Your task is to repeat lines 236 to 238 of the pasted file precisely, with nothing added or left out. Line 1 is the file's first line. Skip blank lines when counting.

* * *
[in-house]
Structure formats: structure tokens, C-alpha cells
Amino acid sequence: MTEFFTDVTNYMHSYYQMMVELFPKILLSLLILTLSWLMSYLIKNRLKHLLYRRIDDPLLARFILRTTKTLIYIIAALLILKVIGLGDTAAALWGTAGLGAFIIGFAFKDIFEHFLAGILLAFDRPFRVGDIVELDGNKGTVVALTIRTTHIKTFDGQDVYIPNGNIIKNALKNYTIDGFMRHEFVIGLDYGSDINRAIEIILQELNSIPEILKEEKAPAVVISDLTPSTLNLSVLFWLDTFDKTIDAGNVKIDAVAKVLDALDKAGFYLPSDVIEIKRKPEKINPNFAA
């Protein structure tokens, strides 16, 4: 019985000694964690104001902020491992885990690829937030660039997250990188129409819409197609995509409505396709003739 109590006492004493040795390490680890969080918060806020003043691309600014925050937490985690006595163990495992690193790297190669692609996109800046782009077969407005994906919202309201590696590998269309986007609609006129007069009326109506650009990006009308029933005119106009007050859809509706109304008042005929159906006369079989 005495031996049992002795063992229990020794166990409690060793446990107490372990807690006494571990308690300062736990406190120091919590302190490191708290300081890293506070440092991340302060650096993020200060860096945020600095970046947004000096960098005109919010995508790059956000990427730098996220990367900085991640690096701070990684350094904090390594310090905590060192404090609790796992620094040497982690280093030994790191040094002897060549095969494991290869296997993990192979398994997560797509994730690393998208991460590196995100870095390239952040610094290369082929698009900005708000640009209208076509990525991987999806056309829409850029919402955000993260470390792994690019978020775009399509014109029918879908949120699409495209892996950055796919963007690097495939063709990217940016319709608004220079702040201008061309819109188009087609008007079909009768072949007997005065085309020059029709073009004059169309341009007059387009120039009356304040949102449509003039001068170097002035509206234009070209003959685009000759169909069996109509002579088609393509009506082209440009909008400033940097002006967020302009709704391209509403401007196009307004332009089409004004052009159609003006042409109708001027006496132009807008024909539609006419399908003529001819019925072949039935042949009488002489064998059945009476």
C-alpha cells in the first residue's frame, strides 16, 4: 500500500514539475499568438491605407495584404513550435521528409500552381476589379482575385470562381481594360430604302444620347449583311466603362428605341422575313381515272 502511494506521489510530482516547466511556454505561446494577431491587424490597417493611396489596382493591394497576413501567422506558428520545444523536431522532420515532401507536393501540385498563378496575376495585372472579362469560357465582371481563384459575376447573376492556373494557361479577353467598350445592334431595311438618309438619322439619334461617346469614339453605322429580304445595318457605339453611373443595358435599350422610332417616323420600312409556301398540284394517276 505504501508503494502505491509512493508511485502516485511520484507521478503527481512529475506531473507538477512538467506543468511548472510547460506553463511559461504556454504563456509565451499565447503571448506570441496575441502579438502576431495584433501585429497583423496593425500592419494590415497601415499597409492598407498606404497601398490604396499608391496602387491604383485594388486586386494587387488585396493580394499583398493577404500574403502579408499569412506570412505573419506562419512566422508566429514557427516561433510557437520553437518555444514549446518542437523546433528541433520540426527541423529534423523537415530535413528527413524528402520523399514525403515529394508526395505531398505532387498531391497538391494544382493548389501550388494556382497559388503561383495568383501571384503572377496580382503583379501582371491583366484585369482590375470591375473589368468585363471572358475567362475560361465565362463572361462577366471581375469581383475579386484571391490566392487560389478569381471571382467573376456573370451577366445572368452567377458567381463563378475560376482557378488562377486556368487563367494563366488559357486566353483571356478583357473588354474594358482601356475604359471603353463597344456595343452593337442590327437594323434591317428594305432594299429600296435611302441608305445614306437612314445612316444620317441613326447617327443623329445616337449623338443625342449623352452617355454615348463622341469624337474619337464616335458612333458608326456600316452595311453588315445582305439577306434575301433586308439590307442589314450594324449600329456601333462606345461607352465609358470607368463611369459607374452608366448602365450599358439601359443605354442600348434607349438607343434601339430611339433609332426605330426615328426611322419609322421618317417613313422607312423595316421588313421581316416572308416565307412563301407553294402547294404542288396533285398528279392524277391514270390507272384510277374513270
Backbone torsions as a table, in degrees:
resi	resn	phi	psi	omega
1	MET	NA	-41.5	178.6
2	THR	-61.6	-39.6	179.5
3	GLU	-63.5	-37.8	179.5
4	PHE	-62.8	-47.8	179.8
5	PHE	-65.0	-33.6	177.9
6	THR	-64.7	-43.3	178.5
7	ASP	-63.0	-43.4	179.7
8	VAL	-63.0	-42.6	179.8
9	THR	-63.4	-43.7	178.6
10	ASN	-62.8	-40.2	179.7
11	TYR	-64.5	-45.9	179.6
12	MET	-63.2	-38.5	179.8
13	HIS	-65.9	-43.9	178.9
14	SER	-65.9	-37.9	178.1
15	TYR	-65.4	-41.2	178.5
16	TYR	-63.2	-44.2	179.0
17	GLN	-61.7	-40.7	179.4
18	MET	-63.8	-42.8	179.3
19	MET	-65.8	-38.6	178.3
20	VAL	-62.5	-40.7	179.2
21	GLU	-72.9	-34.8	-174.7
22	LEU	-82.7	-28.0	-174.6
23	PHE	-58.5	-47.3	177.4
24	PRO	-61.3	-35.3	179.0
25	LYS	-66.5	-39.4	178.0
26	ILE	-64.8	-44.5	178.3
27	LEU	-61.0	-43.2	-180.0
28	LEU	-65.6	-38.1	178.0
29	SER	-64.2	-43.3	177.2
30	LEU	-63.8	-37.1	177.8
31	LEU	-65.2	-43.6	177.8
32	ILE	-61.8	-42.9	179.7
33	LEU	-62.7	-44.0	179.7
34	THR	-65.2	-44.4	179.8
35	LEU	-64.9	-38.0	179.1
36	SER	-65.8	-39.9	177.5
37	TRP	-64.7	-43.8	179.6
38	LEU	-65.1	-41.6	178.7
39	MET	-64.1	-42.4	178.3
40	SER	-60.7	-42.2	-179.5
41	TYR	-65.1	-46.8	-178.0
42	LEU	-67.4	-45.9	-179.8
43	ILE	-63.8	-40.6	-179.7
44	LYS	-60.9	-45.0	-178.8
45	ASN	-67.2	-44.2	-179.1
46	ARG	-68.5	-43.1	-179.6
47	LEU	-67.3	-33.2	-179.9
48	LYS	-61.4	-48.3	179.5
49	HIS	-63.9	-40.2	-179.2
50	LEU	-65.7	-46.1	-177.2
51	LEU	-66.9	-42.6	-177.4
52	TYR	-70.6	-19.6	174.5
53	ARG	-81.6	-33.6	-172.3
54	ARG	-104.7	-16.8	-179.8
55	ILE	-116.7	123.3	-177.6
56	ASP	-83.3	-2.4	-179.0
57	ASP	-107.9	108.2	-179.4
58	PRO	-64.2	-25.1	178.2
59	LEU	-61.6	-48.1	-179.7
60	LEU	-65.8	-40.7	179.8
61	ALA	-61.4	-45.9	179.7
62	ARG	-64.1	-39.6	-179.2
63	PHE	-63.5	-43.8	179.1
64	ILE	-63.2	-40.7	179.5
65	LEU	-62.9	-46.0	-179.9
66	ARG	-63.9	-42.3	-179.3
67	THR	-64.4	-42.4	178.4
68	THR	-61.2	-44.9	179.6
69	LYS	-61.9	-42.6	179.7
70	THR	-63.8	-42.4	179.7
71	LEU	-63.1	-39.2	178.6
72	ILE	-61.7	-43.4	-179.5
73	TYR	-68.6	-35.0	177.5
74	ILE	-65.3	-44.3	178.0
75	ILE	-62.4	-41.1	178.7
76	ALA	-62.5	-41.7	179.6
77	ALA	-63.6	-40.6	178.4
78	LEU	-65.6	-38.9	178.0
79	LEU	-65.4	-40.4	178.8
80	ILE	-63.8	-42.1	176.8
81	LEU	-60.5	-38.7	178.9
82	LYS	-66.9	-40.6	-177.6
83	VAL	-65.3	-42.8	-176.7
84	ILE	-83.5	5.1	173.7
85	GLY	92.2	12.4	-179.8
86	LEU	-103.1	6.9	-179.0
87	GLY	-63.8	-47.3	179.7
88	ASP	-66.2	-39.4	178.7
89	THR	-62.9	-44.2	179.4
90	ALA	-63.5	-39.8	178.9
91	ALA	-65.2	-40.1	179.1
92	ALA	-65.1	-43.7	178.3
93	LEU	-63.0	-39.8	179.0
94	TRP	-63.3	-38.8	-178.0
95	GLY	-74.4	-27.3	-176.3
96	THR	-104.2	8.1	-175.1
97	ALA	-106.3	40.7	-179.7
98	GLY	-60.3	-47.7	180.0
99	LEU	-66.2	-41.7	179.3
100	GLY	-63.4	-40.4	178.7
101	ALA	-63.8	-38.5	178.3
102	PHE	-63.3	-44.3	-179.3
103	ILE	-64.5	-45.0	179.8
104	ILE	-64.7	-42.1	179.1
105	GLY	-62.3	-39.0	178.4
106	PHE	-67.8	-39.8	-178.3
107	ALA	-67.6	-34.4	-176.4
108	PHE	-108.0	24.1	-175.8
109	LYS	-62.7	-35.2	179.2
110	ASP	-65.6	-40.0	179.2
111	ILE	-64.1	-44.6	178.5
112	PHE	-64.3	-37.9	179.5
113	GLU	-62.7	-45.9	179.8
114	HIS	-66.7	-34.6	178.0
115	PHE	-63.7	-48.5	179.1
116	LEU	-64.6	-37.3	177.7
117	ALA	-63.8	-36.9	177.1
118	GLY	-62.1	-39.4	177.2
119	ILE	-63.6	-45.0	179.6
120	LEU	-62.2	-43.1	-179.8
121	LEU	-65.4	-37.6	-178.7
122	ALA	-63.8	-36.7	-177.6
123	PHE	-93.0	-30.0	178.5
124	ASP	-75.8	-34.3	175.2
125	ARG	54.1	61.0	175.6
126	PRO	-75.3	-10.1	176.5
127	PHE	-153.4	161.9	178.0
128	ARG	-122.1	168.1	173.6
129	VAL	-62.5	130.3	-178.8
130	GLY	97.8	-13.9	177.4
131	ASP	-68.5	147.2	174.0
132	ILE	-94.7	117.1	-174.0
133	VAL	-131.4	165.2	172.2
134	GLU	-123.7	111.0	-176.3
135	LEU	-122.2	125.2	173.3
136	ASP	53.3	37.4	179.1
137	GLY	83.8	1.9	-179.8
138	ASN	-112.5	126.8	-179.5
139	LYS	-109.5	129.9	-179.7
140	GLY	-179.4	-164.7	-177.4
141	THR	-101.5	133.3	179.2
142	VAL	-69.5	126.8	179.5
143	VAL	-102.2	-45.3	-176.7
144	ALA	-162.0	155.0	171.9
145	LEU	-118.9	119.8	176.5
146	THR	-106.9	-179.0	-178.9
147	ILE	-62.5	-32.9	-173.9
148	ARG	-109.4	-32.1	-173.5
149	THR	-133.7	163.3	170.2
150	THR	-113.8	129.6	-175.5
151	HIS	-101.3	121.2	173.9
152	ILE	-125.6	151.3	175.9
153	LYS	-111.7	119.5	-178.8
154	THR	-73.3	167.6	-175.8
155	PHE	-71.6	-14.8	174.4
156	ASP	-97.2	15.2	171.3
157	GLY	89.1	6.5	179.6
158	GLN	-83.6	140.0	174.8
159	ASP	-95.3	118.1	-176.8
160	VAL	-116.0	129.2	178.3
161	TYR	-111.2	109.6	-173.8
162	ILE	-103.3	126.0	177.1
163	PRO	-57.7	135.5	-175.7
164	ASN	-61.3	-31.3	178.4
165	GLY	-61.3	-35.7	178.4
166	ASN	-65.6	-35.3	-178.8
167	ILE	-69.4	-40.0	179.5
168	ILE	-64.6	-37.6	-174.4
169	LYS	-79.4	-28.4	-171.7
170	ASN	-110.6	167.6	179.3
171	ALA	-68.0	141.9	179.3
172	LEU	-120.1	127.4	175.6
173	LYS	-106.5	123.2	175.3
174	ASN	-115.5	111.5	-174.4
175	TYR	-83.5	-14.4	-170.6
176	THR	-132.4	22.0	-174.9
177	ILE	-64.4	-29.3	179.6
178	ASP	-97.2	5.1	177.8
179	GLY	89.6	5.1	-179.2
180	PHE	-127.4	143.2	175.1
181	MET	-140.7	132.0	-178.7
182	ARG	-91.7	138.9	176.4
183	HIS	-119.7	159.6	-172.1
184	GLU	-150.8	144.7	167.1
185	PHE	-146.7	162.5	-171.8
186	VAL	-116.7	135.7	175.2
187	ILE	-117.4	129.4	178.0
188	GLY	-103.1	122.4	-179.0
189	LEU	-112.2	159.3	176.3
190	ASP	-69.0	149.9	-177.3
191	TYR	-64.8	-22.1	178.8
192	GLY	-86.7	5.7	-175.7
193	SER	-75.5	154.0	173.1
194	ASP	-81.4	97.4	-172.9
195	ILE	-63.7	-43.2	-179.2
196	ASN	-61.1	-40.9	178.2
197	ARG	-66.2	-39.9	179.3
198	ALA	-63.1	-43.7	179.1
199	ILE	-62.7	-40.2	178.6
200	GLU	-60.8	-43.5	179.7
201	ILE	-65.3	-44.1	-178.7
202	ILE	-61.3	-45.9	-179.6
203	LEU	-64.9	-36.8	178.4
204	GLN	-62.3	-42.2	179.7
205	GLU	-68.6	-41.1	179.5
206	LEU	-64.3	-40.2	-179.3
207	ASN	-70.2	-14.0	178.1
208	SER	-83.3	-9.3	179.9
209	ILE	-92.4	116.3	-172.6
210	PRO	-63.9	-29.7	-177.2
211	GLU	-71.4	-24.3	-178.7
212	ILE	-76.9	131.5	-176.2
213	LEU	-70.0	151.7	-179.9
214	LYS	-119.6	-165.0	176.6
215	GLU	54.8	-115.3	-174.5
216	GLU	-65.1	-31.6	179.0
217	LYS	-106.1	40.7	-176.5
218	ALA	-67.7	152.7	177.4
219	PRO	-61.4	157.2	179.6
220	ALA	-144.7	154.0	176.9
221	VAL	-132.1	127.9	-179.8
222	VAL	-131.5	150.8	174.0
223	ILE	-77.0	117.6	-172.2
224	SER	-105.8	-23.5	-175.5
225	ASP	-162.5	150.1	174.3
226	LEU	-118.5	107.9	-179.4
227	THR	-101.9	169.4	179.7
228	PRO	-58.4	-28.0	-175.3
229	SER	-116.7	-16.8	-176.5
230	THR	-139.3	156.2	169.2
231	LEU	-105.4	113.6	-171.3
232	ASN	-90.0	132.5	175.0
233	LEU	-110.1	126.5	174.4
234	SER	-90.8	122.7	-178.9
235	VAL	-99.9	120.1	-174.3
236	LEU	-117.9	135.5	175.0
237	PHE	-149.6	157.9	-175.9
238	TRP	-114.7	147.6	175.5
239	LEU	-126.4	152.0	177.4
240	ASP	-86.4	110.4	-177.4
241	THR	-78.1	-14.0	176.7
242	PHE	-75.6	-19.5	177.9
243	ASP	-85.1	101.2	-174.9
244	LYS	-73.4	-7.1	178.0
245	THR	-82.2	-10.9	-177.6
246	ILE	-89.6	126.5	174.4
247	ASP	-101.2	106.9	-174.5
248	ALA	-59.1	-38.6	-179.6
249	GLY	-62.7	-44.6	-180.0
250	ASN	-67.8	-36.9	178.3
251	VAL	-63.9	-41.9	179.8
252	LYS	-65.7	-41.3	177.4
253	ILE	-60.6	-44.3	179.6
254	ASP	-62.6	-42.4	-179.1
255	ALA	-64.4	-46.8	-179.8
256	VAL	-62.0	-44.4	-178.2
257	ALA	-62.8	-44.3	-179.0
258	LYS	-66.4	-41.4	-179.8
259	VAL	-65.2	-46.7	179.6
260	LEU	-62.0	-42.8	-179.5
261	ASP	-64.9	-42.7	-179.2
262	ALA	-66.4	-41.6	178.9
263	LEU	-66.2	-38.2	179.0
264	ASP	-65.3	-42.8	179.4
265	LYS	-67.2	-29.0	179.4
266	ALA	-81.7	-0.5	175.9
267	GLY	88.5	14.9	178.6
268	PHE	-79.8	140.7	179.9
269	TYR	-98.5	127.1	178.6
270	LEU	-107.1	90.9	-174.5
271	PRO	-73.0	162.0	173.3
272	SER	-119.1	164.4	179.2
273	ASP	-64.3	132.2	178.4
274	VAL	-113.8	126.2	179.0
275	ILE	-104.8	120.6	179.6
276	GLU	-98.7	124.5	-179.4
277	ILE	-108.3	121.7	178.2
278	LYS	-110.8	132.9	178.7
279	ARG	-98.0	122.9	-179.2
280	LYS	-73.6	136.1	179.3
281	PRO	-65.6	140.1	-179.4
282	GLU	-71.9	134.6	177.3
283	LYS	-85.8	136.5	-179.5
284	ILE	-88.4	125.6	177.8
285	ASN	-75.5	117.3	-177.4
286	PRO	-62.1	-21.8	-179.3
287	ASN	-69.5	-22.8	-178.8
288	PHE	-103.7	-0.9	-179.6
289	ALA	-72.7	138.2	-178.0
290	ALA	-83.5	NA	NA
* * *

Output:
229	SER	-116.7	-16.8	-176.5
230	THR	-139.3	156.2	169.2
231	LEU	-105.4	113.6	-171.3